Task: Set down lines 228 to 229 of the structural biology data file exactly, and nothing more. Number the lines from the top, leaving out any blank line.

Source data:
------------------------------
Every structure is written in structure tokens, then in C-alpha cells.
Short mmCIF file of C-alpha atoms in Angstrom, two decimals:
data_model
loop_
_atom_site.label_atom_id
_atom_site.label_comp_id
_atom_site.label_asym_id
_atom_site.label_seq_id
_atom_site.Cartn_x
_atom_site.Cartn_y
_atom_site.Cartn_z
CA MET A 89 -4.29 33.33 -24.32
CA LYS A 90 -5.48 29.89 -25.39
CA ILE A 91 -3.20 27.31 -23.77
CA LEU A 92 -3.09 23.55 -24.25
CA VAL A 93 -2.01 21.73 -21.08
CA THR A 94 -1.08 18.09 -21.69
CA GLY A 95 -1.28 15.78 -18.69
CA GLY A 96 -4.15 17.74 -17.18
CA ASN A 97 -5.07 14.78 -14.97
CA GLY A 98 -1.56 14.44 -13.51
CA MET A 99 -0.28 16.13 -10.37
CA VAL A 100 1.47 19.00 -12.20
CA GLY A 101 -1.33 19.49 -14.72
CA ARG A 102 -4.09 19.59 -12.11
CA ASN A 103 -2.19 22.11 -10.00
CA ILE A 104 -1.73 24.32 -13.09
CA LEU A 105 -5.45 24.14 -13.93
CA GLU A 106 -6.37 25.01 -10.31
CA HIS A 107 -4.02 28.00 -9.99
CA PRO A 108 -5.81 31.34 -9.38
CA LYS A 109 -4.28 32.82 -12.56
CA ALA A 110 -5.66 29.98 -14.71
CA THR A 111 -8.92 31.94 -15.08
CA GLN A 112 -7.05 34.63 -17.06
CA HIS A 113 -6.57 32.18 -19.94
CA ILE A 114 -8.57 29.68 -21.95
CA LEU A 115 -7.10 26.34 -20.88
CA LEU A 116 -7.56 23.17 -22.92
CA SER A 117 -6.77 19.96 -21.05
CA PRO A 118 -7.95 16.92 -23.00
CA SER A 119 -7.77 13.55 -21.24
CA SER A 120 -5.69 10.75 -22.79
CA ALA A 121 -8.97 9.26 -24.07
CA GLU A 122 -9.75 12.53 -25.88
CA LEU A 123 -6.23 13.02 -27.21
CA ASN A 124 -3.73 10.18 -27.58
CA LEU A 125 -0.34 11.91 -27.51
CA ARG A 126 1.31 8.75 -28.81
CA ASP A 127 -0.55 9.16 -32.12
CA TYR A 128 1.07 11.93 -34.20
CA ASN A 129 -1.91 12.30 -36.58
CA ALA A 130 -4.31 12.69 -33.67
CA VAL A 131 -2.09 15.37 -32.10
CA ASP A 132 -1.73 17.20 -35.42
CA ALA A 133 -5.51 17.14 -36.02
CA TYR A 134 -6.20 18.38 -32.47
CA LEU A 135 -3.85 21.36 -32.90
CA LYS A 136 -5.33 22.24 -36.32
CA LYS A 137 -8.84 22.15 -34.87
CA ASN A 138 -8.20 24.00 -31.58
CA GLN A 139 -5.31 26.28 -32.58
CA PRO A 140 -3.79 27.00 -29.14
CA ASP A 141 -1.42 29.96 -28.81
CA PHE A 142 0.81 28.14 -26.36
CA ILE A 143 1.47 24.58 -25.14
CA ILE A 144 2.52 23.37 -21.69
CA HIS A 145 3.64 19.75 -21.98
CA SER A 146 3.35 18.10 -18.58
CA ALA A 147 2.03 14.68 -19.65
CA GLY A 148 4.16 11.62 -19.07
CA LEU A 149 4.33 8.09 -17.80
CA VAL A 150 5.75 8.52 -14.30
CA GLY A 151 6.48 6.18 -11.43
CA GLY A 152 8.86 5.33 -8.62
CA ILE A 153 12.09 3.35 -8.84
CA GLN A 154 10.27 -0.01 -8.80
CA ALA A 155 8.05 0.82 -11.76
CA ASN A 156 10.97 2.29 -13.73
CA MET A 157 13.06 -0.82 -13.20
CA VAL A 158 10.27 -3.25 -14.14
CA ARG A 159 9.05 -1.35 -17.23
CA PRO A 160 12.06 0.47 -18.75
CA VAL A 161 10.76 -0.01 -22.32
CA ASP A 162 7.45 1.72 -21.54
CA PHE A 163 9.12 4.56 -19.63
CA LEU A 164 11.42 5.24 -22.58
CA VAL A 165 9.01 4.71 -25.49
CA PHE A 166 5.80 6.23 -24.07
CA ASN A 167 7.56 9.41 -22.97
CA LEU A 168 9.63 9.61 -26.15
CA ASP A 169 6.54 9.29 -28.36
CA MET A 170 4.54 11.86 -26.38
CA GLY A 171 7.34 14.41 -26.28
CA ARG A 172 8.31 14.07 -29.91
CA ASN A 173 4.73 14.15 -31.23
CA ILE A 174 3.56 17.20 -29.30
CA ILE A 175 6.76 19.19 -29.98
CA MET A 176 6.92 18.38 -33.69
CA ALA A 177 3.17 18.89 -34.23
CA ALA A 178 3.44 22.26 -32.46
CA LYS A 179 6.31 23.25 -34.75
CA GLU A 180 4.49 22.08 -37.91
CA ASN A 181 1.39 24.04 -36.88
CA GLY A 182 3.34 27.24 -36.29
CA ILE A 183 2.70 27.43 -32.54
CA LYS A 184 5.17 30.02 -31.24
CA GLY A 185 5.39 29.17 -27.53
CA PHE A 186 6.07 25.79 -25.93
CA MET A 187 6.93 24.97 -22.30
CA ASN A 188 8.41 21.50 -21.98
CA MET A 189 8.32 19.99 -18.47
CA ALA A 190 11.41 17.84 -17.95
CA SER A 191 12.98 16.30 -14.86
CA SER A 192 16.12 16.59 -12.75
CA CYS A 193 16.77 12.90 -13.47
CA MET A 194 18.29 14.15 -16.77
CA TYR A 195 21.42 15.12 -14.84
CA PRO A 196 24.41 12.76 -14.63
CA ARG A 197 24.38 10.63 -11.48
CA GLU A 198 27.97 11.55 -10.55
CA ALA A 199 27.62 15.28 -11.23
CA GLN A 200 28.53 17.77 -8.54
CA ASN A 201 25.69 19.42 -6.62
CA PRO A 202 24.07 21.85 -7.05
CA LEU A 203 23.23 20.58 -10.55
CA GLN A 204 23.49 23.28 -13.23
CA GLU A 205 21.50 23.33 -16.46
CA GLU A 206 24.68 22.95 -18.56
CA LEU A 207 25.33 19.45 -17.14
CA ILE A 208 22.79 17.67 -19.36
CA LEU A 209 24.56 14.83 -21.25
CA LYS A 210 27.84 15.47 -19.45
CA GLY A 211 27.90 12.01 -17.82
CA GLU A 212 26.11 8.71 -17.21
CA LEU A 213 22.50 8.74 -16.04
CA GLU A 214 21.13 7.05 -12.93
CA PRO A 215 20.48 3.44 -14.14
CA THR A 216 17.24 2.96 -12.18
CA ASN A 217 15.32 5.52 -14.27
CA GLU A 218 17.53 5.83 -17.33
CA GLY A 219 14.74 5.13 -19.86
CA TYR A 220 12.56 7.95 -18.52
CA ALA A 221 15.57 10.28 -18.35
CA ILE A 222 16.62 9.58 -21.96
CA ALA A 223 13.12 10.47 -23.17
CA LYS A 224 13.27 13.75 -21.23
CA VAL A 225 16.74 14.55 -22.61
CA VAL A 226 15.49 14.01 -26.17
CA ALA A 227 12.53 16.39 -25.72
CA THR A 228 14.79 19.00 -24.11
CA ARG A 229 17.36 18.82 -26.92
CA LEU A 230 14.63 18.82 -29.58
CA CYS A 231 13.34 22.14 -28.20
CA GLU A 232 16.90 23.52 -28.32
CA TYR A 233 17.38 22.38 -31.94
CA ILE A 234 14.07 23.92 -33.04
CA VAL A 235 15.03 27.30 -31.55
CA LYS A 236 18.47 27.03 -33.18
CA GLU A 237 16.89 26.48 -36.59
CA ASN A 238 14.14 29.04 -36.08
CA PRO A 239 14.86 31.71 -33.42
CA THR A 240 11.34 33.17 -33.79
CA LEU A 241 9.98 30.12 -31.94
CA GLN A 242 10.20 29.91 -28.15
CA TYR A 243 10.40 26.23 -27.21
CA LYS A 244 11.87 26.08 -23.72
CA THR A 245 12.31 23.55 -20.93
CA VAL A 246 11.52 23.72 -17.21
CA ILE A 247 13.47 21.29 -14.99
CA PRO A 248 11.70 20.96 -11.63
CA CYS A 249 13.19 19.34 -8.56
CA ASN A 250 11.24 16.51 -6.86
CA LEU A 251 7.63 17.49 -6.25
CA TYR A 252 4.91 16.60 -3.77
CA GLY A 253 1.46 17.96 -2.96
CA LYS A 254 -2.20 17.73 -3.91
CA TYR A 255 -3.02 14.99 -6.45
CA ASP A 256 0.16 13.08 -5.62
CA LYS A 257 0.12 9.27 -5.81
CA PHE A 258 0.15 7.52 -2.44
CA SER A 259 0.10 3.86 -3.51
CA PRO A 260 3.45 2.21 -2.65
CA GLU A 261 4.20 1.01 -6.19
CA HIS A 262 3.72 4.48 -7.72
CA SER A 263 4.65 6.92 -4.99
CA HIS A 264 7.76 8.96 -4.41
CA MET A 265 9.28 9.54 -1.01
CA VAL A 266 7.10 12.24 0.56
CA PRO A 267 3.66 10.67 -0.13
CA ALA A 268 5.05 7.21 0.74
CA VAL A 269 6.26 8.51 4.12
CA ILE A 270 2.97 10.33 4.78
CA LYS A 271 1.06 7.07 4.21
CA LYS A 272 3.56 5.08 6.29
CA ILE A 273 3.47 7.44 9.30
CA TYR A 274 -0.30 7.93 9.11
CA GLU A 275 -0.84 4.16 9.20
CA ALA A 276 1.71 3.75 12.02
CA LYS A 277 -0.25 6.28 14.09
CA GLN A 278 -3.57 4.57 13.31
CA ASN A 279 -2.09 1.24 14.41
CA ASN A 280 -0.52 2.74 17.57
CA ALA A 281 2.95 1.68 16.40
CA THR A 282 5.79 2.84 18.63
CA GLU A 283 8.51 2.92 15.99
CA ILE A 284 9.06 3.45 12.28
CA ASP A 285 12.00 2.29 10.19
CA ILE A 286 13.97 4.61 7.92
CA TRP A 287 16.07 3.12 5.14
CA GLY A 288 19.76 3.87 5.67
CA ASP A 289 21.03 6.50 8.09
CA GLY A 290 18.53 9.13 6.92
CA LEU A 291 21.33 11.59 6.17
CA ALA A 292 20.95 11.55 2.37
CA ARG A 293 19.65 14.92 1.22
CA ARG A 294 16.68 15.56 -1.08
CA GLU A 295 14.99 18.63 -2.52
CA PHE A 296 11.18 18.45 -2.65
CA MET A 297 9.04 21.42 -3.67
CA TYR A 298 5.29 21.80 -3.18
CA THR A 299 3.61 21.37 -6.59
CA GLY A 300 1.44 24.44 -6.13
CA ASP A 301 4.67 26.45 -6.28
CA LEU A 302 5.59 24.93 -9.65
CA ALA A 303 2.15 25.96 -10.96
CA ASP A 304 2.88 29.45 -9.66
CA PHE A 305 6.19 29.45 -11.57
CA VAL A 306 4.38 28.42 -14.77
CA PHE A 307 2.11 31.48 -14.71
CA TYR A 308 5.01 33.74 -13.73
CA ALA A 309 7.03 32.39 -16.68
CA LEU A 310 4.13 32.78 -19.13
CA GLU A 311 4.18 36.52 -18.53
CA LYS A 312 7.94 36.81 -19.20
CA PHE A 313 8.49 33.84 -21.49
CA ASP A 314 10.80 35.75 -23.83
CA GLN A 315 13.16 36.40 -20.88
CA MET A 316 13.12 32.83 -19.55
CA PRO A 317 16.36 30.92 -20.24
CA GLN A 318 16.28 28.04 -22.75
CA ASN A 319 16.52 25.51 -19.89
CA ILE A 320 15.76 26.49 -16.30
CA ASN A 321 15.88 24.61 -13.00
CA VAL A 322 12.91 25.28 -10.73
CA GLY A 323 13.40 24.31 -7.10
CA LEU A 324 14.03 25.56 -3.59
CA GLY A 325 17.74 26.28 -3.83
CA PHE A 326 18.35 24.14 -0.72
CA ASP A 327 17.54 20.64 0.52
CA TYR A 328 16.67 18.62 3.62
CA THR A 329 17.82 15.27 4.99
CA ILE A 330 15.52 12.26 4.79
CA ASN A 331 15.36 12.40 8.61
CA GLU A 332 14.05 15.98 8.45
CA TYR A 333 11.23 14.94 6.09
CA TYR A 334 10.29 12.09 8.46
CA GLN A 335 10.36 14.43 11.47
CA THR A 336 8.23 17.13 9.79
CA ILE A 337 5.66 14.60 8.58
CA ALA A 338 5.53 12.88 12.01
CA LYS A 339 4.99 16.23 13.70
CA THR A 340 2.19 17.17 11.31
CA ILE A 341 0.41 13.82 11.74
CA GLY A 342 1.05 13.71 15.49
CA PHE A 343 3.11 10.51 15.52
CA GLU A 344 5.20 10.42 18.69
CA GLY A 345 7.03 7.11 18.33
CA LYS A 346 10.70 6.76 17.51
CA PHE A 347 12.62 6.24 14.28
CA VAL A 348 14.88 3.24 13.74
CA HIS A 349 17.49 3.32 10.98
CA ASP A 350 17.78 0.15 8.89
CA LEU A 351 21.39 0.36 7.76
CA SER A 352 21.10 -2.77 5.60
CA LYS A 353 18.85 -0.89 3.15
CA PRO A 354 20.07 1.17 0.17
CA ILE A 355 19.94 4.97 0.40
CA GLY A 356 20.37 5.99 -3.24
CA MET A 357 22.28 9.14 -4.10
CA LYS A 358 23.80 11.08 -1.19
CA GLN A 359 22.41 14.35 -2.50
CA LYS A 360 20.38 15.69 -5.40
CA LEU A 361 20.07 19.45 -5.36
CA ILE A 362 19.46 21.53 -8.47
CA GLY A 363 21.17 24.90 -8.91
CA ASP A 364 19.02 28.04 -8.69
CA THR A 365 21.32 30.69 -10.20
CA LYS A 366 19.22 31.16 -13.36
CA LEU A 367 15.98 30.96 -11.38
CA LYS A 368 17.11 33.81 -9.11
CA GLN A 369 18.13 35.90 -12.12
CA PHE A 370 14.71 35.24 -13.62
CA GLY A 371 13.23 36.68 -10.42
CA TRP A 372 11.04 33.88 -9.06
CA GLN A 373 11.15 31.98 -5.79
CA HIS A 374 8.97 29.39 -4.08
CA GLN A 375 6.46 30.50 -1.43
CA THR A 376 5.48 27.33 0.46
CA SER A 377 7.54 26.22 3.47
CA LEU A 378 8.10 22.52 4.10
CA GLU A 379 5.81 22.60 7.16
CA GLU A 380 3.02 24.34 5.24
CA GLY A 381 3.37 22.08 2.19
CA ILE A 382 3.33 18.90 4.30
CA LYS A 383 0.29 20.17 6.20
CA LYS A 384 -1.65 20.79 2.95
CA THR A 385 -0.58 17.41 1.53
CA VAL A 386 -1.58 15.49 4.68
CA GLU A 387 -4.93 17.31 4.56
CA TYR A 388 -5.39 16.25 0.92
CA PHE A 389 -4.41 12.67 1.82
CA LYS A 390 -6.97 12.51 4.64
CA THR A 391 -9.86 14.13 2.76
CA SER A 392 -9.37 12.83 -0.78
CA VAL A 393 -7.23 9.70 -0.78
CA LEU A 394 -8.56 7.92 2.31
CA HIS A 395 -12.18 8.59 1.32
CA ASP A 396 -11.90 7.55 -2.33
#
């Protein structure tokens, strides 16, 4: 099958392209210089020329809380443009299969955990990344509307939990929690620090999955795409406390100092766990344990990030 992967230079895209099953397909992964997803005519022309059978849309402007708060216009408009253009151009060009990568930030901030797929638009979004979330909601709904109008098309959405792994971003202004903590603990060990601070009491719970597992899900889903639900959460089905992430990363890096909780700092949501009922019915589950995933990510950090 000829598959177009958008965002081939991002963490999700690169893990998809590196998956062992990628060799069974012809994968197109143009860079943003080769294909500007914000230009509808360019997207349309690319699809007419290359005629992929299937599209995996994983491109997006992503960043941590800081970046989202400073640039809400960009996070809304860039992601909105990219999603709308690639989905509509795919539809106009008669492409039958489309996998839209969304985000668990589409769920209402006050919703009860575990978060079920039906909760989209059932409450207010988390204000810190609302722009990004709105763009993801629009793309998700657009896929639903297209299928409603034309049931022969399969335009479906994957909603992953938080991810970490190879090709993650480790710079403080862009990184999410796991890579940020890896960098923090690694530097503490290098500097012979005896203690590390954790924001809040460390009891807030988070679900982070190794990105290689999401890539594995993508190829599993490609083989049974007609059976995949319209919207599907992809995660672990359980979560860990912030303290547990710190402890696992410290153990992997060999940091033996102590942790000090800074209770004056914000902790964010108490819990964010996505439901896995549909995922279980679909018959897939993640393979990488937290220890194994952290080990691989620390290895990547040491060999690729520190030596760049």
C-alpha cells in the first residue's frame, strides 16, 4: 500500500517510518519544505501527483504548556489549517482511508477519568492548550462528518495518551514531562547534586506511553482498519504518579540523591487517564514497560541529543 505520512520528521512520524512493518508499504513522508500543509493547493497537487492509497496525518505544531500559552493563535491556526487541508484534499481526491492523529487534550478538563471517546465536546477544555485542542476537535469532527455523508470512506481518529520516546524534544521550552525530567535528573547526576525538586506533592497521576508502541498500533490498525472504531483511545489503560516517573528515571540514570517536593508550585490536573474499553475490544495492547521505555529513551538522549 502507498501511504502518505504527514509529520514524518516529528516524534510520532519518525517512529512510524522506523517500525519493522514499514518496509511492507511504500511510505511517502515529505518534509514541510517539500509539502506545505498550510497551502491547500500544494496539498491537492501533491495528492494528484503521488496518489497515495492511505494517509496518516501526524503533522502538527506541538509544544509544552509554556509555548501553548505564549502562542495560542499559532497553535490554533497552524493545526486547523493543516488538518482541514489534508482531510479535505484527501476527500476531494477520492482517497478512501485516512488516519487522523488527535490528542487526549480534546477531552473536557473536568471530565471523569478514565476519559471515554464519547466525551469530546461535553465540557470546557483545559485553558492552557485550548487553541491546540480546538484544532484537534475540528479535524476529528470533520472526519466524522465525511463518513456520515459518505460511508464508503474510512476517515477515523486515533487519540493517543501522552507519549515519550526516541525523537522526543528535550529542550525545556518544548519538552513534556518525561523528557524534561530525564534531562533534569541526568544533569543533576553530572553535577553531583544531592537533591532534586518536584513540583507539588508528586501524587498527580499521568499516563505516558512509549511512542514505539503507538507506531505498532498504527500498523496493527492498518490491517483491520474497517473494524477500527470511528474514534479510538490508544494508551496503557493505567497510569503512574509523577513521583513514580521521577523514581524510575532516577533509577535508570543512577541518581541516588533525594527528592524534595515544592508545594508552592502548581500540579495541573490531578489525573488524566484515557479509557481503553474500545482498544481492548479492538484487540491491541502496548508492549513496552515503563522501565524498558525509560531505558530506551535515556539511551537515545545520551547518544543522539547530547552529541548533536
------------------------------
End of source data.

CA PHE A 305 6.19 29.45 -11.57
CA VAL A 306 4.38 28.42 -14.77